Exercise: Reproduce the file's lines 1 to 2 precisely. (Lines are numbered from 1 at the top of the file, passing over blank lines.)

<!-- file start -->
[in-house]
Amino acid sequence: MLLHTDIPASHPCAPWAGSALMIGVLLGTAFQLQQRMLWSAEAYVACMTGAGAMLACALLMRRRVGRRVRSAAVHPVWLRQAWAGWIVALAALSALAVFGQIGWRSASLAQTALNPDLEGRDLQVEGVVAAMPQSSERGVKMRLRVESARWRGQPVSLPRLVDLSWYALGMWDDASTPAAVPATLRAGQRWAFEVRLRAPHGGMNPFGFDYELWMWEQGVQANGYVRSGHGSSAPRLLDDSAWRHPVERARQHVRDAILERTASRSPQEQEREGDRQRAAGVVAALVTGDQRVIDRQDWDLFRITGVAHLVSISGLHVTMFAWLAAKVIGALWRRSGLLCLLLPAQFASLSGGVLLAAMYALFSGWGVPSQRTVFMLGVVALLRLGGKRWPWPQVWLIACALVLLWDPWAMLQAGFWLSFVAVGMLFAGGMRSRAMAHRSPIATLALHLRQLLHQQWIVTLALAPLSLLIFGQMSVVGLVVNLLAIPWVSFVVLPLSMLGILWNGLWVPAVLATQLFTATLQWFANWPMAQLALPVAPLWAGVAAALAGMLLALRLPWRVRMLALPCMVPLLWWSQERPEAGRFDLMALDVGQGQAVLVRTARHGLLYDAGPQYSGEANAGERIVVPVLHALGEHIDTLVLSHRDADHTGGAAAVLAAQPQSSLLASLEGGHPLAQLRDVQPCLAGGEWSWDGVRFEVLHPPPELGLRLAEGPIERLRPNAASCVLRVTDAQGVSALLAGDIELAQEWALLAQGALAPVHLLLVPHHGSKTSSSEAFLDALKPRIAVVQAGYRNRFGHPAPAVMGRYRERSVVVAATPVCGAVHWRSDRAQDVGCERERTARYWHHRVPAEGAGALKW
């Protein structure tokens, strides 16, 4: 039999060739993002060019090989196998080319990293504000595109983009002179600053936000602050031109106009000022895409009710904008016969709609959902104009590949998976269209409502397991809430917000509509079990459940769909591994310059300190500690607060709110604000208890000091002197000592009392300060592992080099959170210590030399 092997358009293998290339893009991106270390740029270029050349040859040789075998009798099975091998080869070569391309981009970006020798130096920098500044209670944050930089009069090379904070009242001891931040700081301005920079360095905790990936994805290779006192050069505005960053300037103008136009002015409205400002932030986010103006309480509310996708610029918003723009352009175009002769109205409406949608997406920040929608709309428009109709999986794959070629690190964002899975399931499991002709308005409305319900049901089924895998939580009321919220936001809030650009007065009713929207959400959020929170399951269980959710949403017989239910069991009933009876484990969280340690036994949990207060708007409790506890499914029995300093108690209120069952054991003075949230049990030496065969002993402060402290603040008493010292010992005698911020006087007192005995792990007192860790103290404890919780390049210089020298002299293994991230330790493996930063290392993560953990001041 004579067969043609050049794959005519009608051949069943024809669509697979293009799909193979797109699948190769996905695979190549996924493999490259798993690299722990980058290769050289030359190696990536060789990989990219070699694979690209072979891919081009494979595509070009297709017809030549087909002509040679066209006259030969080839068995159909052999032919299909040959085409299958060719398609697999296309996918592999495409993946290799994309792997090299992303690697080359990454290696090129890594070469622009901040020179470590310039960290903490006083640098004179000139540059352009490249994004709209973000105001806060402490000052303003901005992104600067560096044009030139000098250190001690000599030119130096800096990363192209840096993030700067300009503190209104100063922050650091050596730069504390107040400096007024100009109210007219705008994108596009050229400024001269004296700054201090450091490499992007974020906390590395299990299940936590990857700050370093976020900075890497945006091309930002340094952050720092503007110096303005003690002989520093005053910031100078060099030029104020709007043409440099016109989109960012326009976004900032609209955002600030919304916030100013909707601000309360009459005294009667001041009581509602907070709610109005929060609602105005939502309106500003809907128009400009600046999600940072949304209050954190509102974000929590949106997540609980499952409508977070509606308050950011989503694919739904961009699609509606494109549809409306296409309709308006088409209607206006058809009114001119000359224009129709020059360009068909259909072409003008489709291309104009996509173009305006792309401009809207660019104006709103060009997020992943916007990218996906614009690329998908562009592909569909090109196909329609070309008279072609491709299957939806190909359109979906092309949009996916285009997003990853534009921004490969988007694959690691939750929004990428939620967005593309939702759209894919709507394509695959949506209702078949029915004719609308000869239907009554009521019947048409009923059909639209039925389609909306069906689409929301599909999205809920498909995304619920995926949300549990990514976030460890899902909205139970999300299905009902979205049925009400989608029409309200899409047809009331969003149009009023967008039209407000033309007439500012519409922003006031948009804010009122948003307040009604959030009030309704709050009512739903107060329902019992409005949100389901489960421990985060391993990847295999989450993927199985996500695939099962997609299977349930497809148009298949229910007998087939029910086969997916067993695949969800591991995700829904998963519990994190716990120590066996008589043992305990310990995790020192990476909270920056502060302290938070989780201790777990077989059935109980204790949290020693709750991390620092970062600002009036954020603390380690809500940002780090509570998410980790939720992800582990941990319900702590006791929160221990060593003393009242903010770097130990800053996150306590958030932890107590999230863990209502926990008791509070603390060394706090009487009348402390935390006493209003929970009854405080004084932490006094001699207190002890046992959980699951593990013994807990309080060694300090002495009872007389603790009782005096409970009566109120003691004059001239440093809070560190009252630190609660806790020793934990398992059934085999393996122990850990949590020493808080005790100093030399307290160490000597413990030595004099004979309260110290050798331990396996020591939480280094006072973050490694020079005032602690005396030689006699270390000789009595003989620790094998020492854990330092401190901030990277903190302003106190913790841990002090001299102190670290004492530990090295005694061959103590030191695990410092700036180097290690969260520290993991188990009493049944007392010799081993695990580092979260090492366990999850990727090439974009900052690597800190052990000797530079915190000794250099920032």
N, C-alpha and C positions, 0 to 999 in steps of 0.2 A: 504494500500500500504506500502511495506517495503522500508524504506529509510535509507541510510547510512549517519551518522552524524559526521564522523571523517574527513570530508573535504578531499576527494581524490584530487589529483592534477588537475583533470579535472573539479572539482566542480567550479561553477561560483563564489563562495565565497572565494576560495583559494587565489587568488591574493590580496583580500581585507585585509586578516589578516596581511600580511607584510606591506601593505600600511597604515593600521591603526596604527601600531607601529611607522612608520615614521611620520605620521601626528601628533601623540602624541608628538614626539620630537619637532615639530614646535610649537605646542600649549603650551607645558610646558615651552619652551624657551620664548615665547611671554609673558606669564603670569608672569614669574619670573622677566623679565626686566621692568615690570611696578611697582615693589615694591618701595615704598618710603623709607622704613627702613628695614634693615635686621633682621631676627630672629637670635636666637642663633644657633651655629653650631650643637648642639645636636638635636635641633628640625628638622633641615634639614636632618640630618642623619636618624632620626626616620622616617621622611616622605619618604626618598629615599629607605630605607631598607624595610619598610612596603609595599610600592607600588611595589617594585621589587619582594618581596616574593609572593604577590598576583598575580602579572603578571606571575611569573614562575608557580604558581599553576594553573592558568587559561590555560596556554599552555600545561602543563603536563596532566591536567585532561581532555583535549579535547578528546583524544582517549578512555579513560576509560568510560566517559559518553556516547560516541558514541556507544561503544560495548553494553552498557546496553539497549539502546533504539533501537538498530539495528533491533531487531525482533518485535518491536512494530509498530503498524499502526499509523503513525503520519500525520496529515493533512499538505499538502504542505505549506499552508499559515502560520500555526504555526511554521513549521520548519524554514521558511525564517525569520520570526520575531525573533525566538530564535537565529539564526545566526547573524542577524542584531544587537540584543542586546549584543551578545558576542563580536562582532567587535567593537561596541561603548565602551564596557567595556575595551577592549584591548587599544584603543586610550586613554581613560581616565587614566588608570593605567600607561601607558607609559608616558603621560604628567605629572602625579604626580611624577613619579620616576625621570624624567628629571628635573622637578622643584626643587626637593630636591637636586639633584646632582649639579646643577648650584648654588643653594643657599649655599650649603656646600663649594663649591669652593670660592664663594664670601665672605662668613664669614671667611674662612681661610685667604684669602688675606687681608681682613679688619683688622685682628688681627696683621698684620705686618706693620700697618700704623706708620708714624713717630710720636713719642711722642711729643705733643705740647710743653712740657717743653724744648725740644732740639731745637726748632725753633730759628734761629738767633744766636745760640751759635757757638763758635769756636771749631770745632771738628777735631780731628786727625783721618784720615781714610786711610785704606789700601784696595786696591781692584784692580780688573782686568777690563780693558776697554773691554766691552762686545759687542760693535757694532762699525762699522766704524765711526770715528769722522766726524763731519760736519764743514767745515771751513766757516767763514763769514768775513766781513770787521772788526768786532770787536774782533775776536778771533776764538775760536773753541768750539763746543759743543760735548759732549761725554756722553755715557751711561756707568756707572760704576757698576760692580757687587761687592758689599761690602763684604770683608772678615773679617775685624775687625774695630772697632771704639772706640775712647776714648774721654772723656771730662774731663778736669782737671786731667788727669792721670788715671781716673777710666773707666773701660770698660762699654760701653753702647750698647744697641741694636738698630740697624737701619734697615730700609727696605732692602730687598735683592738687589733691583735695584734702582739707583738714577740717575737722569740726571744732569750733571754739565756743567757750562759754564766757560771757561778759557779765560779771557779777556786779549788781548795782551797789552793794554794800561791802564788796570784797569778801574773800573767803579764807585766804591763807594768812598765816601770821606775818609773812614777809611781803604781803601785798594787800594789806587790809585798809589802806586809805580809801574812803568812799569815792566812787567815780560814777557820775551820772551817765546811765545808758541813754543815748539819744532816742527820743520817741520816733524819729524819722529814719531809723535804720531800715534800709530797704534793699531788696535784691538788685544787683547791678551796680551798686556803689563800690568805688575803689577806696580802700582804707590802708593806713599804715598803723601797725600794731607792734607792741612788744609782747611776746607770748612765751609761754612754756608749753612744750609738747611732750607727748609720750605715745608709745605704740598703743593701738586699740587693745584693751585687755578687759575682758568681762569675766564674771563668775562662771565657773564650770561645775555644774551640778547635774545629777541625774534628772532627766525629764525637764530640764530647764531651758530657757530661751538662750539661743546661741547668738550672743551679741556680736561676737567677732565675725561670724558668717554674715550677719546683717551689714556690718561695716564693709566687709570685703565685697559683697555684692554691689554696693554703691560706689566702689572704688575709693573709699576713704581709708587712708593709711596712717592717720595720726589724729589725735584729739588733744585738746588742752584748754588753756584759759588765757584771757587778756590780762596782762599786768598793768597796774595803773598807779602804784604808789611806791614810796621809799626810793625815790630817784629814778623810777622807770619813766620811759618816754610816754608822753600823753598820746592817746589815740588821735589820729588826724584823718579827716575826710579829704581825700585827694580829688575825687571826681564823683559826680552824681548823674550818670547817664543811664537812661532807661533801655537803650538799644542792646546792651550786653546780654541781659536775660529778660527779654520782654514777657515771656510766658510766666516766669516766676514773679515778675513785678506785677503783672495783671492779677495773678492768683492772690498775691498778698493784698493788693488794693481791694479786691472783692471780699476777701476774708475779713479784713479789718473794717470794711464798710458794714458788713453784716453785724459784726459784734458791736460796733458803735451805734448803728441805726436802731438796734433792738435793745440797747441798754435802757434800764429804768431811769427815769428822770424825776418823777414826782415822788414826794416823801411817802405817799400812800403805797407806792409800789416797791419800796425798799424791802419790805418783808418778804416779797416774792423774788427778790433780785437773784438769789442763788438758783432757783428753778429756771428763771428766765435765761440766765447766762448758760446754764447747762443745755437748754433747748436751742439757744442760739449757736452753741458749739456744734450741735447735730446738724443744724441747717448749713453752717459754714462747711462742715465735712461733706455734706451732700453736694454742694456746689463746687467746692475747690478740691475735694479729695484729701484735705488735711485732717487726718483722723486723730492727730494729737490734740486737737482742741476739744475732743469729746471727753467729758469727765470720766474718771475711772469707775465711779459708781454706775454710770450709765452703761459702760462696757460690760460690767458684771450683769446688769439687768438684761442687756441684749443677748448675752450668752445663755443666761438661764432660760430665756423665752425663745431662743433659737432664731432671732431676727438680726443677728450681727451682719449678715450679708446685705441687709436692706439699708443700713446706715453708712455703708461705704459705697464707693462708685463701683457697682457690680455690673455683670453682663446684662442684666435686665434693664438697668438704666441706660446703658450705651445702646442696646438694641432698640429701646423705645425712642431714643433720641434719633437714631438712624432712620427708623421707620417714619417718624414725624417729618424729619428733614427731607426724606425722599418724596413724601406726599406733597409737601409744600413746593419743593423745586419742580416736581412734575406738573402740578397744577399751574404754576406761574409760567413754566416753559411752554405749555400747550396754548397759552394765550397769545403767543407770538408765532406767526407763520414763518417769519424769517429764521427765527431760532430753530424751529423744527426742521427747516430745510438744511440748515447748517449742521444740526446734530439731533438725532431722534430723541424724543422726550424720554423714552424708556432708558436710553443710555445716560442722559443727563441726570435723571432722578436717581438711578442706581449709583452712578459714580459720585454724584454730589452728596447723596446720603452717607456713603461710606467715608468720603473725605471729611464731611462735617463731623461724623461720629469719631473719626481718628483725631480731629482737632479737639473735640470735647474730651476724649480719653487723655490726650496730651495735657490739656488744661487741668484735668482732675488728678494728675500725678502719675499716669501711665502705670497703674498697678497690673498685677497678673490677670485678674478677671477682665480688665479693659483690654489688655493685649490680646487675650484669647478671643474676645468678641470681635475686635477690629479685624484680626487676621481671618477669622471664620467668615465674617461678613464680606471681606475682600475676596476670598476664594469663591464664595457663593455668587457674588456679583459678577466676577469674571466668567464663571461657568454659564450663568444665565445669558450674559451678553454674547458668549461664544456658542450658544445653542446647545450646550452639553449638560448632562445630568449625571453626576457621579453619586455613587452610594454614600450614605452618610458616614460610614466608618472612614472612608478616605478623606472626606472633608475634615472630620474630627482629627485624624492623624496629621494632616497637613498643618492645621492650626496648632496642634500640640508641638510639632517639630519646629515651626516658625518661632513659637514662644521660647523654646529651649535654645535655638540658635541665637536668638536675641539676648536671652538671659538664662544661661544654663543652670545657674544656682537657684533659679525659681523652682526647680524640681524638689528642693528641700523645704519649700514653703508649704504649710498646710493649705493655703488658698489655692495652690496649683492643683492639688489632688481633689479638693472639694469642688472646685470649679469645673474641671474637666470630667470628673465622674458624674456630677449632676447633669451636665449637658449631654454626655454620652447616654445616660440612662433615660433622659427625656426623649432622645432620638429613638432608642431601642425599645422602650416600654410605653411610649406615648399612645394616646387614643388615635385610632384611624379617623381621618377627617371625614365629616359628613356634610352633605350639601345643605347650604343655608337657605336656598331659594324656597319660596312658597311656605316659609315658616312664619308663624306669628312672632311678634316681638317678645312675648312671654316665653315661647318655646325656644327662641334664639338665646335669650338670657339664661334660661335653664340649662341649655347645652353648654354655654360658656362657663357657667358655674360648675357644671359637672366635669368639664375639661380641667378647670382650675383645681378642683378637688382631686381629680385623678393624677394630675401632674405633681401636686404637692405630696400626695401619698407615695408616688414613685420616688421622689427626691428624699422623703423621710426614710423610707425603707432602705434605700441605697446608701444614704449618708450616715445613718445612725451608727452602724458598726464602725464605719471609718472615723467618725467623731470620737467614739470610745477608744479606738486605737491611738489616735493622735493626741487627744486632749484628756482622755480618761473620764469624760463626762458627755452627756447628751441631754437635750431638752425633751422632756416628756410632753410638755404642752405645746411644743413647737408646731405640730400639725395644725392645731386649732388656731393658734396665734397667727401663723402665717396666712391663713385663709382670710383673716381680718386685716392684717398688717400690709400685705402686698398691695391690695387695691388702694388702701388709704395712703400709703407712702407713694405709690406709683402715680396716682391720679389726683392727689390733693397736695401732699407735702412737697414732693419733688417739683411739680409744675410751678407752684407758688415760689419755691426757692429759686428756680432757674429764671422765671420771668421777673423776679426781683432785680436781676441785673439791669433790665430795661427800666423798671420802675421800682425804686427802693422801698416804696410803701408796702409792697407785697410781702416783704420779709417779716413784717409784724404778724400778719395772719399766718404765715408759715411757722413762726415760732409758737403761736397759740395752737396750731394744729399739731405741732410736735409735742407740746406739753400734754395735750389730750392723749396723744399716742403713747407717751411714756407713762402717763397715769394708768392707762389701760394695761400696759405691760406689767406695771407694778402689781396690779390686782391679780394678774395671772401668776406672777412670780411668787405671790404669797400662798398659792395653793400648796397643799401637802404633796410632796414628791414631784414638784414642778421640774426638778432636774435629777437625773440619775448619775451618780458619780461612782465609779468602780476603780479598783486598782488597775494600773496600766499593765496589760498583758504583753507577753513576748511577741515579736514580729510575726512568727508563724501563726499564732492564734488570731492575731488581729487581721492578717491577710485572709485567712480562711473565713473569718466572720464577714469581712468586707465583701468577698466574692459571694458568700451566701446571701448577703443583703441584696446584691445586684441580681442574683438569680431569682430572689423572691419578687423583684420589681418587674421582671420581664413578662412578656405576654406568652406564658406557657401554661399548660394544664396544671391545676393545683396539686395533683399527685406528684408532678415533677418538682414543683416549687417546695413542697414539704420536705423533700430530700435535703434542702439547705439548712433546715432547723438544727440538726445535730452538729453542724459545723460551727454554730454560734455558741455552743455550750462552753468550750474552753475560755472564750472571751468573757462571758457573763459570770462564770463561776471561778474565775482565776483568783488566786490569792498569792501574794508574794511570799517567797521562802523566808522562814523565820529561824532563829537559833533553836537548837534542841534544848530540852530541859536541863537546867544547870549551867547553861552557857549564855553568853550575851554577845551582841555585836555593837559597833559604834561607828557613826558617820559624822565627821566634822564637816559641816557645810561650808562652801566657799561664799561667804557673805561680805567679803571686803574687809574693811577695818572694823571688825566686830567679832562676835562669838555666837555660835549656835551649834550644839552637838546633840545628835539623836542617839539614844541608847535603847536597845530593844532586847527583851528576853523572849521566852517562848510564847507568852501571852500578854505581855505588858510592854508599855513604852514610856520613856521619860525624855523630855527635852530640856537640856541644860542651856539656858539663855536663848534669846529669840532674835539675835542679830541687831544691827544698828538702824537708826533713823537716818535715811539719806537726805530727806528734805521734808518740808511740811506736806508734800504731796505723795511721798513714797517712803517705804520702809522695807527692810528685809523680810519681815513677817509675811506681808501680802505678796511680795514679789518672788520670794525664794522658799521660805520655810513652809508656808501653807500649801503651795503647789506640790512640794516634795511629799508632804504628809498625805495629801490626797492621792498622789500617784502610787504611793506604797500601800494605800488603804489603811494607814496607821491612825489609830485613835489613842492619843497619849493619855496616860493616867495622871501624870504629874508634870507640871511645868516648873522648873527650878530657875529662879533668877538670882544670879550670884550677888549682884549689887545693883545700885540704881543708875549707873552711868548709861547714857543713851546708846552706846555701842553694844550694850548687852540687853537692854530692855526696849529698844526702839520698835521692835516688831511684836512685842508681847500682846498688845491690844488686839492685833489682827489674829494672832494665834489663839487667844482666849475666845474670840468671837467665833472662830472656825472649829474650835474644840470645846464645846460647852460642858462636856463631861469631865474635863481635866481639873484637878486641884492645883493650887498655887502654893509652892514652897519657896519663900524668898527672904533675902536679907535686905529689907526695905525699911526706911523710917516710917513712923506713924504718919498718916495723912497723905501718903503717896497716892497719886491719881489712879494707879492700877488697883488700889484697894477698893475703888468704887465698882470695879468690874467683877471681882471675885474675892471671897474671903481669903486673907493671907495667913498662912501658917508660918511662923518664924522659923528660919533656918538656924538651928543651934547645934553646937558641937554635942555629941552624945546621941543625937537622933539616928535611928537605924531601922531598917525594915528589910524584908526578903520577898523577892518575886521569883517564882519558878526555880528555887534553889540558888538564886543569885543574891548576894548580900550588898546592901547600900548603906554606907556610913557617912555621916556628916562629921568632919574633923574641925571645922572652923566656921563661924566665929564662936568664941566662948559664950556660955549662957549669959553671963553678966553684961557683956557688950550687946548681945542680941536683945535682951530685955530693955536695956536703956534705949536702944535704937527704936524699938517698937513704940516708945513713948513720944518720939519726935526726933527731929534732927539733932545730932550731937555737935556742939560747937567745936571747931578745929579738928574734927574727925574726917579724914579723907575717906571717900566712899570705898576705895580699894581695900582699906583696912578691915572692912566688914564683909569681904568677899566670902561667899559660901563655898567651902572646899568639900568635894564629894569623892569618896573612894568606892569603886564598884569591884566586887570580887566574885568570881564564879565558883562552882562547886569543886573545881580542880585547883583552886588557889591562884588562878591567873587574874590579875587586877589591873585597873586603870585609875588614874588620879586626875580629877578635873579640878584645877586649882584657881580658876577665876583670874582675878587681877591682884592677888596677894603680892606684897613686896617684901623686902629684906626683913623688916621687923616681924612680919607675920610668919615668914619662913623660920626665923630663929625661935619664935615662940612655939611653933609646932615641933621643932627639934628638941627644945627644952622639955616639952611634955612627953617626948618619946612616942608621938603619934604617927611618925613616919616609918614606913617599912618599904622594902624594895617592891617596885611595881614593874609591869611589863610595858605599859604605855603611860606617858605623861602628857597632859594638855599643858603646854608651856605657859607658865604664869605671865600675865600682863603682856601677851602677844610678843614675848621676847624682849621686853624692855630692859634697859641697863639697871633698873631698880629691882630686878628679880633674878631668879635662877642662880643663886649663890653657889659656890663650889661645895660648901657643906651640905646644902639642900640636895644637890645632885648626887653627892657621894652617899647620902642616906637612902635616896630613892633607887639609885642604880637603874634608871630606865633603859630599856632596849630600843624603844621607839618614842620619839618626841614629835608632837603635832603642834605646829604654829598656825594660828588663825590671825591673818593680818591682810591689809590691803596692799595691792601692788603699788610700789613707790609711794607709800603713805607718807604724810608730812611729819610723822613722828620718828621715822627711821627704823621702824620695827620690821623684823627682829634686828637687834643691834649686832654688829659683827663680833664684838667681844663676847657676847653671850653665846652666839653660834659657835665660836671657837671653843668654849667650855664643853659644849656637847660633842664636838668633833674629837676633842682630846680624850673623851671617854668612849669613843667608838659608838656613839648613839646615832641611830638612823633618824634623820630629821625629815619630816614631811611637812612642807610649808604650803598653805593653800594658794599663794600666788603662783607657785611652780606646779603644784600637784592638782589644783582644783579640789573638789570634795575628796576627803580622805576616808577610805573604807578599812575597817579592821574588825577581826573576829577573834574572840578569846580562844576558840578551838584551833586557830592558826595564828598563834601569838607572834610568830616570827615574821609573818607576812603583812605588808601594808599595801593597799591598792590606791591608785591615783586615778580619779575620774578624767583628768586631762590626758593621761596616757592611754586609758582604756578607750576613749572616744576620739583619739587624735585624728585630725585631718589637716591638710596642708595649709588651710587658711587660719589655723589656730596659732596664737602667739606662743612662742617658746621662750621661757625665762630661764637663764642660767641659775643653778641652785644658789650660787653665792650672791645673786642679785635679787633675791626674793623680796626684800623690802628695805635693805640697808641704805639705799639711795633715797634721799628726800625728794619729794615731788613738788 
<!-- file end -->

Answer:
[in-house]
Amino acid sequence: MLLHTDIPASHPCAPWAGSALMIGVLLGTAFQLQQRMLWSAEAYVACMTGAGAMLACALLMRRRVGRRVRSAAVHPVWLRQAWAGWIVALAALSALAVFGQIGWRSASLAQTALNPDLEGRDLQVEGVVAAMPQSSERGVKMRLRVESARWRGQPVSLPRLVDLSWYALGMWDDASTPAAVPATLRAGQRWAFEVRLRAPHGGMNPFGFDYELWMWEQGVQANGYVRSGHGSSAPRLLDDSAWRHPVERARQHVRDAILERTASRSPQEQEREGDRQRAAGVVAALVTGDQRVIDRQDWDLFRITGVAHLVSISGLHVTMFAWLAAKVIGALWRRSGLLCLLLPAQFASLSGGVLLAAMYALFSGWGVPSQRTVFMLGVVALLRLGGKRWPWPQVWLIACALVLLWDPWAMLQAGFWLSFVAVGMLFAGGMRSRAMAHRSPIATLALHLRQLLHQQWIVTLALAPLSLLIFGQMSVVGLVVNLLAIPWVSFVVLPLSMLGILWNGLWVPAVLATQLFTATLQWFANWPMAQLALPVAPLWAGVAAALAGMLLALRLPWRVRMLALPCMVPLLWWSQERPEAGRFDLMALDVGQGQAVLVRTARHGLLYDAGPQYSGEANAGERIVVPVLHALGEHIDTLVLSHRDADHTGGAAAVLAAQPQSSLLASLEGGHPLAQLRDVQPCLAGGEWSWDGVRFEVLHPPPELGLRLAEGPIERLRPNAASCVLRVTDAQGVSALLAGDIELAQEWALLAQGALAPVHLLLVPHHGSKTSSSEAFLDALKPRIAVVQAGYRNRFGHPAPAVMGRYRERSVVVAATPVCGAVHWRSDRAQDVGCERERTARYWHHRVPAEGAGALKW